His family is disputing those findings and now, his drill sergeant at Parris Island is facing charges.

One of the anchors used to hold Line 5 in place under the Straits of Mackinac.
Screen shot of a Ballard Marine inspection video / Enbridge Energy

Legislation has been introduced in Congress calling for a shut down of Enbridge's Line 5 if a federal study shows that it threatens the Great Lakes.

Line 5 is the controversial, 63 year-old underwater pipeline in the Straits of Mackinac.

The legislation would require the federal government to conduct a study to determine the economic and environmental risks to the Great Lakes from possible failures of Line 5, and it puts a 12 month deadline on completing the study.

Republican Dave Trott and Democrat Debbie Dingell are co-sponsors of the legislation.

Congresswoman Debbie Dingell
Atlantic Council / Flickr - http://j.mp/1SPGCl0

Are Bernie Sanders supporters ready to back Hillary Clinton as the Democrat’s presidential nominee? The answer seems unclear, as the Democratic National Convention’s opening ceremony had mixed responses coming from the crowd on Monday.

Congresswoman Debbie Dingell welcomed last night’s DNC discourse with open arms because of its unscripted nature.

steve carmody / Michigan Radio

Michigan Congresswoman Debbie Dingell says Democratic National Committee chairwoman Debbie Wasserman-Schultz needed to resign her job. 

Revelations that the DNC under Wasserman-Schultz’ leadership tried to undermine Bernie Sanders’ campaign led to her announcement Sunday to step down.

Dingell says Wasserman-Schultz is a friend, but the Florida congresswoman had to go.

Steve Carmody / Michigan Radio

Flint’s drinking water crisis is getting more attention from Washington.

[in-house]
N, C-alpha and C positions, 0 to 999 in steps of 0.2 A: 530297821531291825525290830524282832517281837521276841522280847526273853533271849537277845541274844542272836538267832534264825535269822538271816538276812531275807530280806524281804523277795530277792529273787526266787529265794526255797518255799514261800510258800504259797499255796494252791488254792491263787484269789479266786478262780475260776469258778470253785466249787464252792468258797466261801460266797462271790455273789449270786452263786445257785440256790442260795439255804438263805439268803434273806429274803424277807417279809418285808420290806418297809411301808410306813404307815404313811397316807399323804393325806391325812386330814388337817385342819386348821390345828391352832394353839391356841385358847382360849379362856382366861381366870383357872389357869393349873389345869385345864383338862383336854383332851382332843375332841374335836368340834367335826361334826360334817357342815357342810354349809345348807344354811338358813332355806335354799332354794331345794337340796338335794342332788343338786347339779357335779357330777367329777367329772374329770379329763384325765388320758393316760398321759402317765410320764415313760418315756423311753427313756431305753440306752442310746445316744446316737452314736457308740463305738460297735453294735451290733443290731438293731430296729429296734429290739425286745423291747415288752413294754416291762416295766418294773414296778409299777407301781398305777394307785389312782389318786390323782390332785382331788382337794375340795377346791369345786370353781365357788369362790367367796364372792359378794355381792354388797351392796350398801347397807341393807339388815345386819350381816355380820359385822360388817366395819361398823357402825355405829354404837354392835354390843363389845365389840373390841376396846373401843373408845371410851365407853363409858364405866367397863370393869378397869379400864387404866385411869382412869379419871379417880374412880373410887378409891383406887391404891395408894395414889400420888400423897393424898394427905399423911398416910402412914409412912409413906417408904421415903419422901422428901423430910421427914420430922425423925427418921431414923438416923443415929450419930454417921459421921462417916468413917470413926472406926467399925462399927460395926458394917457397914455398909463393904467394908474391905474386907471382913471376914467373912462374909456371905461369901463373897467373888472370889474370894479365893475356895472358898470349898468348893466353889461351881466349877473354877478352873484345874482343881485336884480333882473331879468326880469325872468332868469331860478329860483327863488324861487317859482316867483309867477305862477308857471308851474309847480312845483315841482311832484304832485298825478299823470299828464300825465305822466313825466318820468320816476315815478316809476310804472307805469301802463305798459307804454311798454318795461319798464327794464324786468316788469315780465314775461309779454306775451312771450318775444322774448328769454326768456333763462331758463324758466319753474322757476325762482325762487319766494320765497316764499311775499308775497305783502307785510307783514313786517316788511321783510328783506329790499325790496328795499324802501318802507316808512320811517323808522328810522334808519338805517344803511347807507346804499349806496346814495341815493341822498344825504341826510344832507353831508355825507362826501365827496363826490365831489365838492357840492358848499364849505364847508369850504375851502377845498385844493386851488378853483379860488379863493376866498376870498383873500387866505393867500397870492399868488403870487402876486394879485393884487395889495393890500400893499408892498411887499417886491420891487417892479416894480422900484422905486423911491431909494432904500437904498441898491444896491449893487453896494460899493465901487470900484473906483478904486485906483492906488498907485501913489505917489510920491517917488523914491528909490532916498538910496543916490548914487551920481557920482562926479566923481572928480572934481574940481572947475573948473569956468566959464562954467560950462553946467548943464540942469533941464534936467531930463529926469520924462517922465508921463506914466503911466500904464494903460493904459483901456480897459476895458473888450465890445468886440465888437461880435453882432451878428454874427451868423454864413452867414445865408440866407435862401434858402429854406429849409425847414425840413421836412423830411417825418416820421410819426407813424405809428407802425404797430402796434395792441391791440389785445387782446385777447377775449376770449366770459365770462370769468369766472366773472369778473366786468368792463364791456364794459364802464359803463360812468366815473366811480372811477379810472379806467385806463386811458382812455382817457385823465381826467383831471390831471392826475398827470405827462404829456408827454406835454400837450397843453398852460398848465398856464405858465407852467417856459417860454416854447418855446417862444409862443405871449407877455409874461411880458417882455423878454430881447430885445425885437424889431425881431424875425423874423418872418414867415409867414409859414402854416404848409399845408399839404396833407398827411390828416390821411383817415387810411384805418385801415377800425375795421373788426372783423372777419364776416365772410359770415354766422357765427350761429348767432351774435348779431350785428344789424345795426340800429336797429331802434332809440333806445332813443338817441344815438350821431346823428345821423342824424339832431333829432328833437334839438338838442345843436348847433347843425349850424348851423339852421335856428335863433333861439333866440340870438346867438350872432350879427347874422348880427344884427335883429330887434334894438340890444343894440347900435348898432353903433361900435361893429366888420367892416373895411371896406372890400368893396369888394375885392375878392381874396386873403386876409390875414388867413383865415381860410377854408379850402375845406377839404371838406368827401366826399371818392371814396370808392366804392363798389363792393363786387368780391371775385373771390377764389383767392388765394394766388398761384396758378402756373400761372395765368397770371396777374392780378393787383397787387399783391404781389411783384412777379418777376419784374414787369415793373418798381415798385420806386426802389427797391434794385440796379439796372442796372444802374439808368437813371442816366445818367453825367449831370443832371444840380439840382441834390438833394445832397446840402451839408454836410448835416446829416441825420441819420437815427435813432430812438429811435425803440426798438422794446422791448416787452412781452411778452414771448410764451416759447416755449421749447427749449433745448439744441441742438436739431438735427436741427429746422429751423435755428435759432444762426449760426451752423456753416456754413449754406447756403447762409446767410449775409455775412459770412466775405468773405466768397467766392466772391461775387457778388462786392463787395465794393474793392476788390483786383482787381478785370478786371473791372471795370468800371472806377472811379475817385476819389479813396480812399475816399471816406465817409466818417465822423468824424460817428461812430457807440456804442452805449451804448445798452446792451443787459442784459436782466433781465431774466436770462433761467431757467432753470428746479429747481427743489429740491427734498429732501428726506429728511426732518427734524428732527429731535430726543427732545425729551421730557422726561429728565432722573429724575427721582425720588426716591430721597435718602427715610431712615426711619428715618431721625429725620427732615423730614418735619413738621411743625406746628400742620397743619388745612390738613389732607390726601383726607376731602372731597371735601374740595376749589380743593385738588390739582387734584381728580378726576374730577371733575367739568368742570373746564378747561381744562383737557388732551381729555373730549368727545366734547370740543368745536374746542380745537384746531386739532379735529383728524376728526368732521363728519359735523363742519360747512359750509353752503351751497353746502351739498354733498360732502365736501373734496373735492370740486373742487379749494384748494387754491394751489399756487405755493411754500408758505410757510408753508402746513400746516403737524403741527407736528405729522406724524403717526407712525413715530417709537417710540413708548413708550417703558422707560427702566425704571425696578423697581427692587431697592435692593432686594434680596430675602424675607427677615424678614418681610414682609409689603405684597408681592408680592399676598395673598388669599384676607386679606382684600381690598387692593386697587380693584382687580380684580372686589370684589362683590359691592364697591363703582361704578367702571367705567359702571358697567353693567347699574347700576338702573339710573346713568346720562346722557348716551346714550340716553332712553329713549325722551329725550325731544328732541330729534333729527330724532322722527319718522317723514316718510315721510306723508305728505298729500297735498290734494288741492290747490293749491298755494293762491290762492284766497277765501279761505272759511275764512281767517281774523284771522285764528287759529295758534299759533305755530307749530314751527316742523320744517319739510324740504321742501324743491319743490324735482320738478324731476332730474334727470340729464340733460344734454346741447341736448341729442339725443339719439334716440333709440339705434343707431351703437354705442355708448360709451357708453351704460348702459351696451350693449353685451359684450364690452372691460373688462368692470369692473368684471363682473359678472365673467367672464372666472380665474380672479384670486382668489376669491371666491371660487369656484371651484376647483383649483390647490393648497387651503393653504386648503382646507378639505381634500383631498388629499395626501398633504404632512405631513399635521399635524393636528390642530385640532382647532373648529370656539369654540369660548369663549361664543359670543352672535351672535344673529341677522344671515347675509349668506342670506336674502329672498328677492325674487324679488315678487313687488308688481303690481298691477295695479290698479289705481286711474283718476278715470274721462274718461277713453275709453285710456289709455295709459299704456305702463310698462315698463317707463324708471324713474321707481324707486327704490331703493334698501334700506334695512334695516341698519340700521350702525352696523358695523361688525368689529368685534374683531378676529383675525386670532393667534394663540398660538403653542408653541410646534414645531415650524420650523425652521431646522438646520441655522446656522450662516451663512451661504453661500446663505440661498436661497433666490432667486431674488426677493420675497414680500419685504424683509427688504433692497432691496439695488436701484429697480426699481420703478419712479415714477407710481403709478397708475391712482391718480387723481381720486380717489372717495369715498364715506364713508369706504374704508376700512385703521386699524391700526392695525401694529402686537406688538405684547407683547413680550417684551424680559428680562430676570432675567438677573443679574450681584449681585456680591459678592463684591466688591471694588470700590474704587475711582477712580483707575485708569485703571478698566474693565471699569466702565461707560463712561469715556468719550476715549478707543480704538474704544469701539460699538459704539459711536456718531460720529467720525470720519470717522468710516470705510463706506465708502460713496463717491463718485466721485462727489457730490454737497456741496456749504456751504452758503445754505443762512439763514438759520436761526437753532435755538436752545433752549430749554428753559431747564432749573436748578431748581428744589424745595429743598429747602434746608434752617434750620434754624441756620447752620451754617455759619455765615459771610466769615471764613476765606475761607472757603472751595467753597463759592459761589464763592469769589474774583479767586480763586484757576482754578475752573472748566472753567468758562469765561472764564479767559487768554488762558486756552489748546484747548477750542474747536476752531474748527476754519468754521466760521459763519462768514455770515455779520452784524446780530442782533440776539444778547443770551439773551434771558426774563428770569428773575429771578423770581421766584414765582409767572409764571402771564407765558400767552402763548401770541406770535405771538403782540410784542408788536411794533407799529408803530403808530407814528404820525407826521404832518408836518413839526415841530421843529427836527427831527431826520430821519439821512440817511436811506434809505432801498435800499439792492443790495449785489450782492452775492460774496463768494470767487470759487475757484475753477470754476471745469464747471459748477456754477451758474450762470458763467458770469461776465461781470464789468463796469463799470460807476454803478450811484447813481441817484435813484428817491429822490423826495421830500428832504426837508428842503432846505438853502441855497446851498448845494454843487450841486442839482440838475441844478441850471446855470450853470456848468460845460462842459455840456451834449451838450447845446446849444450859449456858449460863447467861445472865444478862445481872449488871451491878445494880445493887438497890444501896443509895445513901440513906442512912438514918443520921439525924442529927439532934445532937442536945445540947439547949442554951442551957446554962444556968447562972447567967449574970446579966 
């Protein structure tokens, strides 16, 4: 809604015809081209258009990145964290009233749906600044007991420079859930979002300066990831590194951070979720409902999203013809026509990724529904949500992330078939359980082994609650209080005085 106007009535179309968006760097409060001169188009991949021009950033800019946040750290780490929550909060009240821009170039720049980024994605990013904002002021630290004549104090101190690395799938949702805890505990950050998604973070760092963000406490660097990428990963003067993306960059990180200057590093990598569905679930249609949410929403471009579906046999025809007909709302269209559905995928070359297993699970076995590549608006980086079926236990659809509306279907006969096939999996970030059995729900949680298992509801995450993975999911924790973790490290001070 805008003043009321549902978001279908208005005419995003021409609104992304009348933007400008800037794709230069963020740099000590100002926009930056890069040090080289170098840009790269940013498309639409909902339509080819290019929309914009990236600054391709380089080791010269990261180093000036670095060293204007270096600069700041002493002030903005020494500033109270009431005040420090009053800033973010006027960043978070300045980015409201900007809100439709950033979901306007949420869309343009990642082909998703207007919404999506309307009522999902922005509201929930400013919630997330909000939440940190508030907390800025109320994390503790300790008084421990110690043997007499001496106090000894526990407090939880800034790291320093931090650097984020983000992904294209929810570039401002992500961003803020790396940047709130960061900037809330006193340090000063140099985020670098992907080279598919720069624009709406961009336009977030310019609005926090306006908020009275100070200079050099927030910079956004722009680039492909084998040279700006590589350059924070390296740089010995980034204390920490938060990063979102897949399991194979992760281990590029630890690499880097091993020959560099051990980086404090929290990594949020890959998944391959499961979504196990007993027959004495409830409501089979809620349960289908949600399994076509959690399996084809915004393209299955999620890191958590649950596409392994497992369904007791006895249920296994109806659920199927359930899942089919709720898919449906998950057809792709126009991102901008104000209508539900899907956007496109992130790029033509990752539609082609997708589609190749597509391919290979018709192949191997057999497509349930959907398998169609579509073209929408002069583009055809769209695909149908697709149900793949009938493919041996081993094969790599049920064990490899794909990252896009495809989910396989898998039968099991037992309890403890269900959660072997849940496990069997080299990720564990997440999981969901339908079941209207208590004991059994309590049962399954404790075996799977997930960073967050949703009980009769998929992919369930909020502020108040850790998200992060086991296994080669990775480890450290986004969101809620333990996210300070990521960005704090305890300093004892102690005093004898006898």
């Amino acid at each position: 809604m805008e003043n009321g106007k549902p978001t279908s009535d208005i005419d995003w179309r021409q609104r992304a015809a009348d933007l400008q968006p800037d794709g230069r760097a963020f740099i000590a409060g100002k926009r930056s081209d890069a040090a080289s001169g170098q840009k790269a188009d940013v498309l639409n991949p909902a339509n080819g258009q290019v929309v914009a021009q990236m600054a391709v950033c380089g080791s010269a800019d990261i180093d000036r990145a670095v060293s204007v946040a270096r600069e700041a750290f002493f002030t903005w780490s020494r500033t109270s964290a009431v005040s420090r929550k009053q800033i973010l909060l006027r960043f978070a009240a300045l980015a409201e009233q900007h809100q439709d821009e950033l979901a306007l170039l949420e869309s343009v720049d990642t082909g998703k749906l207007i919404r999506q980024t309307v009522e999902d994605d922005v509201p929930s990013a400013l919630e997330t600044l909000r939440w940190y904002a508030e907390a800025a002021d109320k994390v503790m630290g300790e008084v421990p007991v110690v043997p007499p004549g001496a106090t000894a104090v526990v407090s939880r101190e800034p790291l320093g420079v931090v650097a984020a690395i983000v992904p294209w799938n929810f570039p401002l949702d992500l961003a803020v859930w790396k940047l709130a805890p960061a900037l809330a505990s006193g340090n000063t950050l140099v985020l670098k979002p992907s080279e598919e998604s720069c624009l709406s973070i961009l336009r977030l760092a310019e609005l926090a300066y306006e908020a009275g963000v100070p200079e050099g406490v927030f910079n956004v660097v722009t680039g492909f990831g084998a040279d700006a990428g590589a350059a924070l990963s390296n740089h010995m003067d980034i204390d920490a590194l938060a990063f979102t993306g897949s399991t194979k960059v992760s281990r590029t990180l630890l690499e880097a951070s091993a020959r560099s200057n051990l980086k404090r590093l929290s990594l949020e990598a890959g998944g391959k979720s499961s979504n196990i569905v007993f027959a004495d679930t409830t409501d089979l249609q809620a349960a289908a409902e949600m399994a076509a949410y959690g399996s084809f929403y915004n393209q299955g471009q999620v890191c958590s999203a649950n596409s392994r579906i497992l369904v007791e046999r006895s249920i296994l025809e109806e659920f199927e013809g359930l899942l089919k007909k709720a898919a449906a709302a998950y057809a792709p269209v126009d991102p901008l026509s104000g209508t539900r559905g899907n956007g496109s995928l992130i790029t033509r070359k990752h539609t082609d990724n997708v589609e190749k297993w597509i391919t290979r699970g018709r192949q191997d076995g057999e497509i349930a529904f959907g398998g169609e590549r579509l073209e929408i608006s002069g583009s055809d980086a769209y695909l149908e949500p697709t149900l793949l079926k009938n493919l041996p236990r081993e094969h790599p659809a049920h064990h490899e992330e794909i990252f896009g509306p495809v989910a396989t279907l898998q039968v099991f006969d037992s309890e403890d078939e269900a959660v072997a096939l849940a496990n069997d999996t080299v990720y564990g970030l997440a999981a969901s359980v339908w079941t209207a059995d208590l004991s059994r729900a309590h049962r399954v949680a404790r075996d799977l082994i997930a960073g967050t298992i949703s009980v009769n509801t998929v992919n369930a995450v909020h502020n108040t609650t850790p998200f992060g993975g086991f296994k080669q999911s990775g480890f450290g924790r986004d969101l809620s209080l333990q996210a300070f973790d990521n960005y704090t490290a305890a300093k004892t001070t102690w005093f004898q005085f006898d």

Two senior members of Congress are due in Flint Monday.

House Minority Whip Steny Hoyer and Maryland Representative Elijah Cummings are the latest members of Congress to visit Flint in recent weeks.   

They will be joined by Michigan representatives Dan Kildee, D-Flint; Debbie Dingell, D-Dearborn; and Brenda Lawrence, D-Southfield.

They will meet with Flint business leaders and get a briefing from federal officials on what’s being done to address Flint’s lead-tainted drinking water.

Congresswoman Debbie Dingell
Atlantic Council / Flickr - http://j.mp/1SPGCl0

Republican presidential candidate Donald Trump isn't getting a lot of love from politicians in his own party, let alone from Democrats.

But U.S. Rep. Debbie Dingell, D-Michigan, fast gaining a reputation for straight talk herself, had some rare words of praise.

As maybe the only 89-year-old who can claim to be a cult favorite on Twitter, former U.S. Rep. John Dingell has some 31,000 followers. 

But his wife, U.S. Rep. Debbie Dingell? Not so much.

So the two announced they'd made a politically savvy wager: If the congresswoman could get to 5,000 Twitter followers by last weekend, then Mr. Dingell would read mean tweets about himself on camera - something late-night host Jimmy Kimmel popularized on his show.

The internet complied. So, here you go:

   

 

 

Money
User: penywise / MorgueFile

U.S. Rep. Debbie Dingell won't support a free-trade deal she says will harm the auto industry and Michigan's economy.

She's criticizing the Obama administration's Trans-Pacific Partnership on the basis that it doesn't address currency manipulation that keeps foreign currencies artificially low compared to the U.S. dollar. 

Steve Carmody / Michigan Radio

I sure would.

"Mean Tweets" is a popular segment on the Jimmy Kimmel late-night TV show.

Kimmel has convinced famous movie stars and even the president of the United States to read mean tweets about themselves in front of a camera.